So immediately after this, hey, I'd love you to go to Shechem for me, would you go to Shechem? Shechem? A very dangerous place Shechem. Remember Shimon and Leivi had carried out a massacre of the inhabitants of Shechem. Would Yosef go there? Would Yosef go alone? Would he go there because his father asked him to? Yosef hears the question, hears the request and he answers those famous words; Hineini, here I am. Hmm? Hineini in the Book of Genesis, what is Hineini, who answers Hineini in the Book of Genesis? Abraham in the Akeidah. Abraham in the Binding of Isaac. When doom is just around the corner. Yosef too senses doom is around the corner.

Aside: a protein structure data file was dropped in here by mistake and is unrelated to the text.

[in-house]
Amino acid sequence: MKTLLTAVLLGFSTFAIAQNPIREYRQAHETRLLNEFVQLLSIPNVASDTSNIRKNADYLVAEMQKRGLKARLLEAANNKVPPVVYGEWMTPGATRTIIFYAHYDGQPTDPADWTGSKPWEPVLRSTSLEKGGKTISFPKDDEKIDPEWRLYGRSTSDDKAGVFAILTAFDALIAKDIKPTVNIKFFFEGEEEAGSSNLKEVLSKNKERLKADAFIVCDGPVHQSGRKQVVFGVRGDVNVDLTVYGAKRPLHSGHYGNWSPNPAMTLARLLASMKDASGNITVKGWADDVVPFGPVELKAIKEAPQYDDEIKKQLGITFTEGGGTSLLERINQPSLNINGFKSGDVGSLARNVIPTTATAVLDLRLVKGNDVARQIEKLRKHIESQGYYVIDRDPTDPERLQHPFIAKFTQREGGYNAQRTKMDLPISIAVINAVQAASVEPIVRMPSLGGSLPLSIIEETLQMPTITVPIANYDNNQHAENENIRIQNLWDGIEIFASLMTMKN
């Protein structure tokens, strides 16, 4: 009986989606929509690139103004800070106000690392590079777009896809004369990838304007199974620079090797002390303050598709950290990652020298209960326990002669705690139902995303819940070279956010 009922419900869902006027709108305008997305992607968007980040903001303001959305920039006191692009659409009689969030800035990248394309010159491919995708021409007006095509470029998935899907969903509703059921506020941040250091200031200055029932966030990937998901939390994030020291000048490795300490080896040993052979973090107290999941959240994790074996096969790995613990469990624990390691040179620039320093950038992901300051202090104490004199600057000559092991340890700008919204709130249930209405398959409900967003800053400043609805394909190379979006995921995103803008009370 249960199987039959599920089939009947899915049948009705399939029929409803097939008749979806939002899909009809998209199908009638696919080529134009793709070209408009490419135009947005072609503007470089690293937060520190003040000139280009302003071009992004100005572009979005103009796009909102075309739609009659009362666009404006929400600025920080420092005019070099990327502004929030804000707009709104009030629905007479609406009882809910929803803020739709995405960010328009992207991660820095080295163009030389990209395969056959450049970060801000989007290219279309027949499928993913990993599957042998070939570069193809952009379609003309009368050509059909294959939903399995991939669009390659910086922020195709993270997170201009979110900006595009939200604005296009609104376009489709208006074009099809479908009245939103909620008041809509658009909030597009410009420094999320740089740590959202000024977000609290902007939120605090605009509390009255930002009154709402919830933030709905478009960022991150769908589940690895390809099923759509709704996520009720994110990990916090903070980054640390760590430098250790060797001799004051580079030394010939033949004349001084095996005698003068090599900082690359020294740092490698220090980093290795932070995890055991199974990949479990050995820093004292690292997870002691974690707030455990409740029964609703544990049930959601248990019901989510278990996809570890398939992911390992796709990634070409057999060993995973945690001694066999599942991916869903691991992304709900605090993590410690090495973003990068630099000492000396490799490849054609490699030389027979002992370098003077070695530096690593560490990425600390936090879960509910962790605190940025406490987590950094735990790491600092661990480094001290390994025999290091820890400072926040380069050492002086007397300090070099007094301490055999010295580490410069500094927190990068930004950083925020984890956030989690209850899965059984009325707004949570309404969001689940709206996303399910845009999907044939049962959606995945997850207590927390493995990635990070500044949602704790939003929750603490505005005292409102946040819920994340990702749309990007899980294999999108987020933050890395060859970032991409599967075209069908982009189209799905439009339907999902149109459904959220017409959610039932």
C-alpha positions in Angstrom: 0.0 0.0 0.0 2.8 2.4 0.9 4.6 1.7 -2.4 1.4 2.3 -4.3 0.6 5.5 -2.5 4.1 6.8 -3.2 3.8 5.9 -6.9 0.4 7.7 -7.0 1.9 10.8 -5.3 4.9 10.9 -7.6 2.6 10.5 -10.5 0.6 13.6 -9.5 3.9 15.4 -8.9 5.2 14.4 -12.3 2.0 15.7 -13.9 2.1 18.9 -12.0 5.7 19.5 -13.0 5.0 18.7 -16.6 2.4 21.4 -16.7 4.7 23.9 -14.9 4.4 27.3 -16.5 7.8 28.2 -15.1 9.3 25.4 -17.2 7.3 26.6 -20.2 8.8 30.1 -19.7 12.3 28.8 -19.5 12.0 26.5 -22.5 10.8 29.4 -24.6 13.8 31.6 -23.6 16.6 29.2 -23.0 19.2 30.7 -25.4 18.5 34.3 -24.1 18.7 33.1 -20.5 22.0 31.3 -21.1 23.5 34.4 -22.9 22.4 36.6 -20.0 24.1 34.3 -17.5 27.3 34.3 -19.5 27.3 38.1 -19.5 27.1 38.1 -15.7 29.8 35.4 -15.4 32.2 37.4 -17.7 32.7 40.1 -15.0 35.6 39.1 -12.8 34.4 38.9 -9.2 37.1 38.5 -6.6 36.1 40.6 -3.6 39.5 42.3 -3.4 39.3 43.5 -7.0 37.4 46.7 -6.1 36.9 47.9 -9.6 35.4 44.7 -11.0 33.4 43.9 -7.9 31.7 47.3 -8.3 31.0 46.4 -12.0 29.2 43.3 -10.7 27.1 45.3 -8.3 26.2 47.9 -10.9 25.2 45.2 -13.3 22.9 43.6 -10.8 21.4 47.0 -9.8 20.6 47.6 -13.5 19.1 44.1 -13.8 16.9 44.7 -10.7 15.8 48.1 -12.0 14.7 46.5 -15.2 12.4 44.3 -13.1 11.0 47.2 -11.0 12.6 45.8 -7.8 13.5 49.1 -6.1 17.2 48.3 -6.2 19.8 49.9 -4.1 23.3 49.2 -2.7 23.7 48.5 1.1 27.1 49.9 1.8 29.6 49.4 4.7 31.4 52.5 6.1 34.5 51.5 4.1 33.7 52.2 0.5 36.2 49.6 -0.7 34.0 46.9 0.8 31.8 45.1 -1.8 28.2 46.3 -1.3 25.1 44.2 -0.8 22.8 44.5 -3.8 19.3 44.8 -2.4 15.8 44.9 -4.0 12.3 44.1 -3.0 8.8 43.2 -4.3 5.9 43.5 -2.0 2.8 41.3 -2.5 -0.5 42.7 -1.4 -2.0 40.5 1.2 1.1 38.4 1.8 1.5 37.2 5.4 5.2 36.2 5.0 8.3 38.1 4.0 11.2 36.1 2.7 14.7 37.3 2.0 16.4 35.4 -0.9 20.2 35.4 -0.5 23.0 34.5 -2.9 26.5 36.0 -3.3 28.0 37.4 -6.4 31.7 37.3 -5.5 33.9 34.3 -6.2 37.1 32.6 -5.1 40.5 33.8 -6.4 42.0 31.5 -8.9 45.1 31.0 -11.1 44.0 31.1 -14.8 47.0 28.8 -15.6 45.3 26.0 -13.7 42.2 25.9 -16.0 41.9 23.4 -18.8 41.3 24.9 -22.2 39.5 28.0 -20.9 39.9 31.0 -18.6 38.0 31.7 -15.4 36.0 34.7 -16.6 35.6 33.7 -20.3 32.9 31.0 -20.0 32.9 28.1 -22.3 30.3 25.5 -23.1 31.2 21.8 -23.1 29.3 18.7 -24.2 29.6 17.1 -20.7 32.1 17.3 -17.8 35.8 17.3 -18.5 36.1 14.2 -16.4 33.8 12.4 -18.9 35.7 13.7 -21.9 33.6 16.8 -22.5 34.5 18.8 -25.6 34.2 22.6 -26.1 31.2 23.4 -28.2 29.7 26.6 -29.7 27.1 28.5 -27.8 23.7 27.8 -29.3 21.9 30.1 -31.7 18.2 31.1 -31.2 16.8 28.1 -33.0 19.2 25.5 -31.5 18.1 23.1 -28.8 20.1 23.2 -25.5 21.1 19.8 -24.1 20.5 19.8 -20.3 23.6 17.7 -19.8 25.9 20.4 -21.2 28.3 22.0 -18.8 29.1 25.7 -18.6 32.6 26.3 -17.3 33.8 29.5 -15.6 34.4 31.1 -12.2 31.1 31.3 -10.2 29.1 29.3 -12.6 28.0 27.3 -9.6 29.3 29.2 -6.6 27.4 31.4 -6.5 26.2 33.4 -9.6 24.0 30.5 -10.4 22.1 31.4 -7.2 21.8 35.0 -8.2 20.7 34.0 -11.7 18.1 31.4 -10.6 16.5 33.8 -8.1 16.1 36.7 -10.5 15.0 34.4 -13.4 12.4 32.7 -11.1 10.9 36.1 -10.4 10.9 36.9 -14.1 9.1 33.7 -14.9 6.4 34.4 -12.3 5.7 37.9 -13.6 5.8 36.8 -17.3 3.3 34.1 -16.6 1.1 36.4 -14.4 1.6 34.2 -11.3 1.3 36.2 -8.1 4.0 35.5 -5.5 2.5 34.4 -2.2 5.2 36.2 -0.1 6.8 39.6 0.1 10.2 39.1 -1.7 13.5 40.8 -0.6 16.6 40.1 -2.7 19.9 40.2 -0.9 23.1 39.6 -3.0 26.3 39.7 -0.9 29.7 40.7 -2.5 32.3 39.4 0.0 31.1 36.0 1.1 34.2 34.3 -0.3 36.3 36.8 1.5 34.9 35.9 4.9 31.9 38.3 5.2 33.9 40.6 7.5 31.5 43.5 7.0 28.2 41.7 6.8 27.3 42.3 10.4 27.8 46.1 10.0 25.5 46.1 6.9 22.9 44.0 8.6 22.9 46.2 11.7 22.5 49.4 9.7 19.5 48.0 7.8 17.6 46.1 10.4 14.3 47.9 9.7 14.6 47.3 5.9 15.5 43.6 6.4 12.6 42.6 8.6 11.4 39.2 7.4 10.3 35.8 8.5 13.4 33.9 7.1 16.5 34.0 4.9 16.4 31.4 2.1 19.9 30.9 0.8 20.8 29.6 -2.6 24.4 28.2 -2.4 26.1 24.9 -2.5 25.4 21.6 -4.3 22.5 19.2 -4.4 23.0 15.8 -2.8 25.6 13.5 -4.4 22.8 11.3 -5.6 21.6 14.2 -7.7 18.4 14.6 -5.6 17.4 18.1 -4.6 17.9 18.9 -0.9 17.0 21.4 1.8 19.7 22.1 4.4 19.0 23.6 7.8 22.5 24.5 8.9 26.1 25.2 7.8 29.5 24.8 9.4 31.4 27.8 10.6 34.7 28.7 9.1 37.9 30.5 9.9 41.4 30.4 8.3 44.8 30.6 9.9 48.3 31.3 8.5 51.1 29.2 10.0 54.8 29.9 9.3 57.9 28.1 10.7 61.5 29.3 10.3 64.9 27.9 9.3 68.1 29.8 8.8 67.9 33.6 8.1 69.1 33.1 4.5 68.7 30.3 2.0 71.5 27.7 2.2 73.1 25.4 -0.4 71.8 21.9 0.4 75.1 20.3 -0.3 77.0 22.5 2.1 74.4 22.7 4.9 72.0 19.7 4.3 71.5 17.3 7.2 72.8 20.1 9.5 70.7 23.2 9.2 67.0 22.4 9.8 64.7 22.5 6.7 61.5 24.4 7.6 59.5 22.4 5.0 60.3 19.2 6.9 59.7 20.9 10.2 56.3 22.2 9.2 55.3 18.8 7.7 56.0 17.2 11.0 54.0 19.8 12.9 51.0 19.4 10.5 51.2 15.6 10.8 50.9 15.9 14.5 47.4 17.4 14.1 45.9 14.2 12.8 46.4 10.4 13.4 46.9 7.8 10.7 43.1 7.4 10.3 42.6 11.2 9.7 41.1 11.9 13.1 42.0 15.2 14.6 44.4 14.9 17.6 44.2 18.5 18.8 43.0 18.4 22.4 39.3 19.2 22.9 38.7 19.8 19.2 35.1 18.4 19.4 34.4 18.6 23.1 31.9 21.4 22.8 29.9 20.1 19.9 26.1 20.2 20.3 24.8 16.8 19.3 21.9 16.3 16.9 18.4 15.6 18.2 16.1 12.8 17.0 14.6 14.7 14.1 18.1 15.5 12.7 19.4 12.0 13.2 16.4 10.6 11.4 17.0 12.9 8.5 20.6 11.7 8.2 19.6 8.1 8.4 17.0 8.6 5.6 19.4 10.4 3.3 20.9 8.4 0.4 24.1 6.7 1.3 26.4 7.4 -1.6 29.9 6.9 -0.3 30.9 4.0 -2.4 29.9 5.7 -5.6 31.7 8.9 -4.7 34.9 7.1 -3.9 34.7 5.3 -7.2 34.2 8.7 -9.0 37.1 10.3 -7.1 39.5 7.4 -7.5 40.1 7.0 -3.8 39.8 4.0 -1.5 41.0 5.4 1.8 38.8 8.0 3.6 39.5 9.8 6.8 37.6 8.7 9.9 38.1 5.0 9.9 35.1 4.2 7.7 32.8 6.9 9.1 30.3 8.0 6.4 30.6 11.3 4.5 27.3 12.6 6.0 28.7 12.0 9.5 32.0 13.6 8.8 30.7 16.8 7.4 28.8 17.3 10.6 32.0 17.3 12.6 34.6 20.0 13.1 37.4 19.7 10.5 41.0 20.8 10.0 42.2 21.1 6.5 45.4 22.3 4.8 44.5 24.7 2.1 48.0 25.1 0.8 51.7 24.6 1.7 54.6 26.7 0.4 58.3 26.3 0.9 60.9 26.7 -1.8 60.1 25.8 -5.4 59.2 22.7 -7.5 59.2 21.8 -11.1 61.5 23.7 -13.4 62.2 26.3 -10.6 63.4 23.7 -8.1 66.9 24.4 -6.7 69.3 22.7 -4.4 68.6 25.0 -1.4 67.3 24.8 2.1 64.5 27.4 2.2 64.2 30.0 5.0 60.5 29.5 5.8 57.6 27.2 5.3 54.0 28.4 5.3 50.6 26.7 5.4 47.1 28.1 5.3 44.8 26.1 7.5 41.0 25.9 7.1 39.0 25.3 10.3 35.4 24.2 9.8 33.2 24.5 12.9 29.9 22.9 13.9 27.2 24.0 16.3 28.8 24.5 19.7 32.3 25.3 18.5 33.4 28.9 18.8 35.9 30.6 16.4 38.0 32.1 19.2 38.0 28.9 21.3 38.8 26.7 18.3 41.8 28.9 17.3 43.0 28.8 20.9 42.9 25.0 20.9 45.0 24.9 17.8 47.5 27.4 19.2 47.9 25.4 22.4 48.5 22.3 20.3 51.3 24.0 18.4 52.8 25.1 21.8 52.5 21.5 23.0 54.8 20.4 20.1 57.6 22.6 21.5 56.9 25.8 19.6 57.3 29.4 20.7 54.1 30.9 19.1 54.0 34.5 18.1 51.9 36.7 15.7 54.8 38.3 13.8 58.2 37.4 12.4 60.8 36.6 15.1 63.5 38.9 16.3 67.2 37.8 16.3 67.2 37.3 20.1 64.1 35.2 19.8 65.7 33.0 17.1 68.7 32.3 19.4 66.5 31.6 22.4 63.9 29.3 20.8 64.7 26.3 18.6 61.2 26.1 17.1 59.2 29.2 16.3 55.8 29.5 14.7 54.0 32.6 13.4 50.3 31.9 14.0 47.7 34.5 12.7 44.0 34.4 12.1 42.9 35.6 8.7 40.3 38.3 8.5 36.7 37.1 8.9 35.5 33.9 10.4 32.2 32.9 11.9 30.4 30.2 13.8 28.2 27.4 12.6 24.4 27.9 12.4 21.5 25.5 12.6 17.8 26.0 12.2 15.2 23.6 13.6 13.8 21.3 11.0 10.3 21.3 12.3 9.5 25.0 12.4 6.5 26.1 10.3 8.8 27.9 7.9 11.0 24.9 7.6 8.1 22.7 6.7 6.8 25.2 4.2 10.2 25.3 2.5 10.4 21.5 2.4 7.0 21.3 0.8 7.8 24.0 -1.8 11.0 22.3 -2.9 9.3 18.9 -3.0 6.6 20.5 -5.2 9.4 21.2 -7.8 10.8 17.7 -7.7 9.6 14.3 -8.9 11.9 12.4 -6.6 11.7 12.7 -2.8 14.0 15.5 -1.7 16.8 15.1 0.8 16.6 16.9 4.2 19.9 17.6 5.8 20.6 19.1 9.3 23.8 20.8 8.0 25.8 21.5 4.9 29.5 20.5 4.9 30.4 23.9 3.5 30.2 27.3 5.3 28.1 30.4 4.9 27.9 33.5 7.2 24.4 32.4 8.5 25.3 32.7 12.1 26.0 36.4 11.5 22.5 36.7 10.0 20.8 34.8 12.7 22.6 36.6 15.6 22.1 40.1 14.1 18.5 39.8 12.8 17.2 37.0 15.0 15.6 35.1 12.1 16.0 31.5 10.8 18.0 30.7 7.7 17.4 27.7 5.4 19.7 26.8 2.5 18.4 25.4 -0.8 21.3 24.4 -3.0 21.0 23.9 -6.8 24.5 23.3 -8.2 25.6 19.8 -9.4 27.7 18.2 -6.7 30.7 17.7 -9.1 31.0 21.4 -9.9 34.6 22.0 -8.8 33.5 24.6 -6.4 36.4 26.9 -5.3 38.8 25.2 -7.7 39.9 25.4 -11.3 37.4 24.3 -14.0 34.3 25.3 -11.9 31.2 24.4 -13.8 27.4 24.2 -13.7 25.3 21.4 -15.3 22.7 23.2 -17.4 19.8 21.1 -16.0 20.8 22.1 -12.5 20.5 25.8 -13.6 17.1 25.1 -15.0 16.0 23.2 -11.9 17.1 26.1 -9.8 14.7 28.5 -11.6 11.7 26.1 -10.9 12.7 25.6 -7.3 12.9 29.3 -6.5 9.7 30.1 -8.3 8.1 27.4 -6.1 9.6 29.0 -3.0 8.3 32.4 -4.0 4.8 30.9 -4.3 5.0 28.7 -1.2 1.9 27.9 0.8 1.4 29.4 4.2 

Rashi even says it. Rashi over here commenting on Yosef's response to his father when Yosef says Hineini; Lashon anava u'zerizut - it's a language of humility on the one hand, and Zerizut - alacrity, on the other. Nizdarez l'mitzvat aviv - he was ready and willing to go do what his father had commanded him. V'af al pi shehaya yodeiah b'echov sheson'in oto - even though he understood full well how much his brothers hated him, he knew the danger, he went anyway. What does this remind you of? It's another time when someone goes on a mission that is really a mission of doom. I'm ready to go because you asked me. Abraham. G-d says, go take Yitzchak [as a 11:14] sacrifice, and go to the top of the mountain. Avraham; Hineini - I'm ready to do it because You asked me. It's beginning to sound like another Akeidah story.